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BUSINESS

Eskom Begins 400MW Power Supply to Zimbabwe

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Fortune Chasi

ZESA Holdings has reportedly started receiving 400 Megawatts of electricity from South Africa power utility, ESKOM.

This comes after the latter accepted Zimbabwe’s payment plan which involves payment of US$890,000 per week to settle its long-standing debt with ESKOM.

Zimbabwe is currently generating about 692 megawatts against a daily peak demand of about 1 600MW to 2000MW in winter.
All sectors were projecting fewer revenues this year as a result of the crippling load-shedding which ZESA had implemented due to the power deficit in the country.

Some companies were contemplating closing some of their branches with OK Zimbabwe, one of the biggest retailers in the country, having already closed one of its shops in Rusape.

The main power generator in the country, Kariba South Hydropower plant, has reportedly been immensely affected by the shrinking water levels at the dam whilst Hwange thermal power is underperforming due to ageing equipment.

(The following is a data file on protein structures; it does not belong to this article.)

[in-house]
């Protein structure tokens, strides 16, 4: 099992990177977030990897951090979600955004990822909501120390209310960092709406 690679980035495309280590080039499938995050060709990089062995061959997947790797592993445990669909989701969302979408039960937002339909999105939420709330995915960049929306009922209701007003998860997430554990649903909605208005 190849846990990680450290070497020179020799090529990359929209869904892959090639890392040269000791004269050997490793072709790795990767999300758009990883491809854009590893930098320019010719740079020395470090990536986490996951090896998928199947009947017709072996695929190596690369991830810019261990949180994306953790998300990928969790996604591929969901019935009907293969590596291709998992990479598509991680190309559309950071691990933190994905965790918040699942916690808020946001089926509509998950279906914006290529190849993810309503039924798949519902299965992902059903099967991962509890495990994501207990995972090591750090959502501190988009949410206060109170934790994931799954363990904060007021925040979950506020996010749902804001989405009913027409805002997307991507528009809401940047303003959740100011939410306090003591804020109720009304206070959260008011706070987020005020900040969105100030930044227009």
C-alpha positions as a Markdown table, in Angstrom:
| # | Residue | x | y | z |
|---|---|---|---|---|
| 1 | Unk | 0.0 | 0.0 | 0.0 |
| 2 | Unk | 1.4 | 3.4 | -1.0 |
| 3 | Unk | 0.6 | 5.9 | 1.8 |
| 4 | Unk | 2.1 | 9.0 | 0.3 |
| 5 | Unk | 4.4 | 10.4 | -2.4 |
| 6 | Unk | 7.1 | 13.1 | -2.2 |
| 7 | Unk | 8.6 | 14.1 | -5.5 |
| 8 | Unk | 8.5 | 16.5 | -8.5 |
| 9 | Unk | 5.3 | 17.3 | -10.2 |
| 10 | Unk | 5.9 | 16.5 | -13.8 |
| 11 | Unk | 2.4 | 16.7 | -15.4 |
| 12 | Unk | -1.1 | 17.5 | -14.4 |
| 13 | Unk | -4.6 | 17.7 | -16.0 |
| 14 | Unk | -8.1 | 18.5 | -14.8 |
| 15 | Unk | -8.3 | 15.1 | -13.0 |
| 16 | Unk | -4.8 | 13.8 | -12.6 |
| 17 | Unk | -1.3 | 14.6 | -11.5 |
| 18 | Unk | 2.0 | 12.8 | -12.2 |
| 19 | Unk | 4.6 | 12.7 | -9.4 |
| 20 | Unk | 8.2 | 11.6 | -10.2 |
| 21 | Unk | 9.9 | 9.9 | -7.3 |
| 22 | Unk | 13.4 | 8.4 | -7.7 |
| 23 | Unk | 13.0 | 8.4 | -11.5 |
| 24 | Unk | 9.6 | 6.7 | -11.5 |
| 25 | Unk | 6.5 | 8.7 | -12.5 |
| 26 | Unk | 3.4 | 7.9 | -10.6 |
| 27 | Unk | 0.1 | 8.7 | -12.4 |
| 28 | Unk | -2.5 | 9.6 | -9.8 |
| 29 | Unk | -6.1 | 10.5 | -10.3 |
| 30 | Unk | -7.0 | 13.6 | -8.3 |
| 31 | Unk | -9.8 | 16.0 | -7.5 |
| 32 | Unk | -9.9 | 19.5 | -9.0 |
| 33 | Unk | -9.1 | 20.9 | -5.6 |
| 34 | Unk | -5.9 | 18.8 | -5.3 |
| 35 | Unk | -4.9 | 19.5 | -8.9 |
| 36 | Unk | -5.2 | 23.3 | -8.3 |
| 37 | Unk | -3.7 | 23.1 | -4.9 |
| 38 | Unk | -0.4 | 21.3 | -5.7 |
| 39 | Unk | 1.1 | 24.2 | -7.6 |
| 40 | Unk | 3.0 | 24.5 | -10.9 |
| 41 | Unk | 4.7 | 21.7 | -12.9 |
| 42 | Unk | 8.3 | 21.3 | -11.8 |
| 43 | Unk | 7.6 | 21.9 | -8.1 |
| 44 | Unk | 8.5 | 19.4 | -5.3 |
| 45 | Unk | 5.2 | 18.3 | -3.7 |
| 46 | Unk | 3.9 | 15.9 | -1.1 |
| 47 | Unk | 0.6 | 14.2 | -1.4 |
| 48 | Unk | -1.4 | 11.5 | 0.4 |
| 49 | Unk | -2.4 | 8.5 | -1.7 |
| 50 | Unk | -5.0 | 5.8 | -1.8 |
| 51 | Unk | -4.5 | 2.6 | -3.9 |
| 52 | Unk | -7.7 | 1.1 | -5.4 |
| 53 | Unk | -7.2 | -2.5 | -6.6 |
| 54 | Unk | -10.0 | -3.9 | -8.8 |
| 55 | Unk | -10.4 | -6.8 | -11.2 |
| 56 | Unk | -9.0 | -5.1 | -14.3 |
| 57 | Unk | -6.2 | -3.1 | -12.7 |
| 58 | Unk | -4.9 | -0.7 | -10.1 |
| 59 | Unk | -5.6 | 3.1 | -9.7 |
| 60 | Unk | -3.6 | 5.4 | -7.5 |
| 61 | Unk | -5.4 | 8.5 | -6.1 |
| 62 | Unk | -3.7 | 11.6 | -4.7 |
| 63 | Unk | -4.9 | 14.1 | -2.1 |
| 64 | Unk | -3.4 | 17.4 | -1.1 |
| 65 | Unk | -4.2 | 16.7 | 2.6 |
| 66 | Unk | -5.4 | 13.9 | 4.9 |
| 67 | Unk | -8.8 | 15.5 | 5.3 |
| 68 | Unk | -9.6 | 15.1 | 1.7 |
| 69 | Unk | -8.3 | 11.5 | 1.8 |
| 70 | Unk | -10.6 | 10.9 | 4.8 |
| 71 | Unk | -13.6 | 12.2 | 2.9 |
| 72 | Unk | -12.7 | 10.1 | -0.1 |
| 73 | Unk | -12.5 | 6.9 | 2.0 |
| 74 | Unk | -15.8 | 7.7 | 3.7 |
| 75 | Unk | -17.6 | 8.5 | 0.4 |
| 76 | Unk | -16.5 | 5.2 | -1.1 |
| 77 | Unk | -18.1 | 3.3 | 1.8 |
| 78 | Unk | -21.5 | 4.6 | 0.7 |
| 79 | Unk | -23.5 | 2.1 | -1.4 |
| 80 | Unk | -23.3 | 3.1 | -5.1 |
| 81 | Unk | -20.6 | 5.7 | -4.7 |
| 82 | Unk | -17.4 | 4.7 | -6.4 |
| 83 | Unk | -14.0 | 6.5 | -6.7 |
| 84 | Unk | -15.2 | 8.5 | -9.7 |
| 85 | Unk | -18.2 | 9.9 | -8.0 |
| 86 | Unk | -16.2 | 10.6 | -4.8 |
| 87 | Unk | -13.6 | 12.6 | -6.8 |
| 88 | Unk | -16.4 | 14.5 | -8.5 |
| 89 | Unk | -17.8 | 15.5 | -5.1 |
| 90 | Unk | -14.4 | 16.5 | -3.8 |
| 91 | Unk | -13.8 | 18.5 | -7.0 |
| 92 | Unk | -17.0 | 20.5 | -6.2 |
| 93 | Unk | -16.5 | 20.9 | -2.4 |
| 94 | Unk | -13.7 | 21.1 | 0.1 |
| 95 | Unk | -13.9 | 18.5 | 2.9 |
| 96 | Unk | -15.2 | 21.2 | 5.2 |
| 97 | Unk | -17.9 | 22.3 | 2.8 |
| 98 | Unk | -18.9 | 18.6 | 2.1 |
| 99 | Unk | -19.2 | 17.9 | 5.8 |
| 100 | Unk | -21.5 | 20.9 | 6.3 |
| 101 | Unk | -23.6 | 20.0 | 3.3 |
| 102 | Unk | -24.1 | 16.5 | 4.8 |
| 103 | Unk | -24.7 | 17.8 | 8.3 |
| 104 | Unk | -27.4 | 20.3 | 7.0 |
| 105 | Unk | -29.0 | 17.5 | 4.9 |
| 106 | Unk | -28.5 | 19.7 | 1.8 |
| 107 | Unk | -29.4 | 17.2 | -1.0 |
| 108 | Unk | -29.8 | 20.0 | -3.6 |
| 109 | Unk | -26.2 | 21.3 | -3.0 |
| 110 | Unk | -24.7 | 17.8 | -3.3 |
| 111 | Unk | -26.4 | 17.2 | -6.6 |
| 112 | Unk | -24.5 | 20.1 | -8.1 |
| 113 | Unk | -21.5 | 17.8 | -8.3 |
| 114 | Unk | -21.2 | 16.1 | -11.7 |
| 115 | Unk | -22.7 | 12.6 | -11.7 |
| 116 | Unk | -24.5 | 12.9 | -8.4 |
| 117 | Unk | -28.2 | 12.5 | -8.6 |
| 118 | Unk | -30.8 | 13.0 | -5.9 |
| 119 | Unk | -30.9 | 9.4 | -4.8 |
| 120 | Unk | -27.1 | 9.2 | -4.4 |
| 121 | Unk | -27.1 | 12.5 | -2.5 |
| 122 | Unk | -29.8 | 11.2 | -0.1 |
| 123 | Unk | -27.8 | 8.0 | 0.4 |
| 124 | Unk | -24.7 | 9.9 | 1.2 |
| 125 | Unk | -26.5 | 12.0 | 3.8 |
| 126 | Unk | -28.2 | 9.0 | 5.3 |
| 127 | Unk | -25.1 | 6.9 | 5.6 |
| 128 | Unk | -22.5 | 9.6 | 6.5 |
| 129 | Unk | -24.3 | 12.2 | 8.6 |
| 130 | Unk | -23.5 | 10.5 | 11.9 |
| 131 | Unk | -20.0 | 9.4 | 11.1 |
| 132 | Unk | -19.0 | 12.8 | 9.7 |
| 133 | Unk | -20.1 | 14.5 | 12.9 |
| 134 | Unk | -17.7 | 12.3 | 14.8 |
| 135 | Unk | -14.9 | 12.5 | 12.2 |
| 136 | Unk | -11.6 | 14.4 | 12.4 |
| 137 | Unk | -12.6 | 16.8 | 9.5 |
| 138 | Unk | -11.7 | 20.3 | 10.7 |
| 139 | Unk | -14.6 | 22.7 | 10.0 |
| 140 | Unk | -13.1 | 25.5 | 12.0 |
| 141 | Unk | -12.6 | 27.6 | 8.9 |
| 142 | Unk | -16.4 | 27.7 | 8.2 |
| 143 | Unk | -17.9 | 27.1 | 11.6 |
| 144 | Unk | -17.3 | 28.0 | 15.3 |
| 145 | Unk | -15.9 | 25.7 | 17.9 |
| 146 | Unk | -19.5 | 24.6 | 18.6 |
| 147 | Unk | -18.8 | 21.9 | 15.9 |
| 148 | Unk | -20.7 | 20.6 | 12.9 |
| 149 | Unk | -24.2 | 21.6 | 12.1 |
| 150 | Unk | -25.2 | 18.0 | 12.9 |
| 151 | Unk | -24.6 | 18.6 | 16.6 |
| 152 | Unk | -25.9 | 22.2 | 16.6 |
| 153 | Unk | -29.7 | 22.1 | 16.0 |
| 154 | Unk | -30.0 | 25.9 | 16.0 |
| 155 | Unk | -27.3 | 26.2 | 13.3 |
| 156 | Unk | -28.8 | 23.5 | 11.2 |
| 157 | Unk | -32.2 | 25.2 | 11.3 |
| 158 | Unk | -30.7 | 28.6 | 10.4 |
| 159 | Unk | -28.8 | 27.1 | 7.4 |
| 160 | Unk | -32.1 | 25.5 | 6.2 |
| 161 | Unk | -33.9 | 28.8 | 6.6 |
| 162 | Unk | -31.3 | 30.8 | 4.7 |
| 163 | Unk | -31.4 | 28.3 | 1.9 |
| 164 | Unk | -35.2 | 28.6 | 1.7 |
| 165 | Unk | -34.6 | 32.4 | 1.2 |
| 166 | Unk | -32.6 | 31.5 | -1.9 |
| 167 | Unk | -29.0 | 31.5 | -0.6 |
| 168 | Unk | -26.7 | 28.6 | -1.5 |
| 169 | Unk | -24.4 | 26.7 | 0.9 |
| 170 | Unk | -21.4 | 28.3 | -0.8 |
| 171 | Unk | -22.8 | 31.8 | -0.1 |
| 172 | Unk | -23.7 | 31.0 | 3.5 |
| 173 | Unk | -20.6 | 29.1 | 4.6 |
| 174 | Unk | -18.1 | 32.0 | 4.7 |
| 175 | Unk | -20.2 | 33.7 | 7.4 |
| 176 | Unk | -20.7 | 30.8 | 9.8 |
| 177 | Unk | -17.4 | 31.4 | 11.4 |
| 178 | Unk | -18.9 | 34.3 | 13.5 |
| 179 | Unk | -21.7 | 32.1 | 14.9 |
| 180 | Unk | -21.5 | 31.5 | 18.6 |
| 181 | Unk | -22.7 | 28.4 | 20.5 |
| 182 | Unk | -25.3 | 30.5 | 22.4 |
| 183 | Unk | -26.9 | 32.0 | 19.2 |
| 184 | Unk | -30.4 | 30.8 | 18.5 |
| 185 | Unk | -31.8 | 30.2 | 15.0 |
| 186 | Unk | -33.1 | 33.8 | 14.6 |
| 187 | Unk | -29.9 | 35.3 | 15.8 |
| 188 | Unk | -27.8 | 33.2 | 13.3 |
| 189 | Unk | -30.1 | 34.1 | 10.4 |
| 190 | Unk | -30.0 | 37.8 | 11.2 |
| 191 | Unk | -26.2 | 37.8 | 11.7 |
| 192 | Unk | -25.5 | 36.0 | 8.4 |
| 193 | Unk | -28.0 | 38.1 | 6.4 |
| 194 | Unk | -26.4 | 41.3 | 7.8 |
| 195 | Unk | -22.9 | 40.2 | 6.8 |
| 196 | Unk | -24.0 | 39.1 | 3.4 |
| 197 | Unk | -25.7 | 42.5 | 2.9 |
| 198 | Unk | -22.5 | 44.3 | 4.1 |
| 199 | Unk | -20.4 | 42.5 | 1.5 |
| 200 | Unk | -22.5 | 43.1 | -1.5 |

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President Mnangagwa fires Prisca Mupfumira

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Prisca Mupfumira fired

President Emmerson Mnangagwa fired Tourism Minister Prisca Mupfumira on Thursday, a statement from Zimbabwe’s presidency said, after she was detained over the disappearance of millions of dollars during her time as welfare minister.

Prisca Mupfumira is facing seven corruption charges linked to $94 million missing from the country’s pension fund.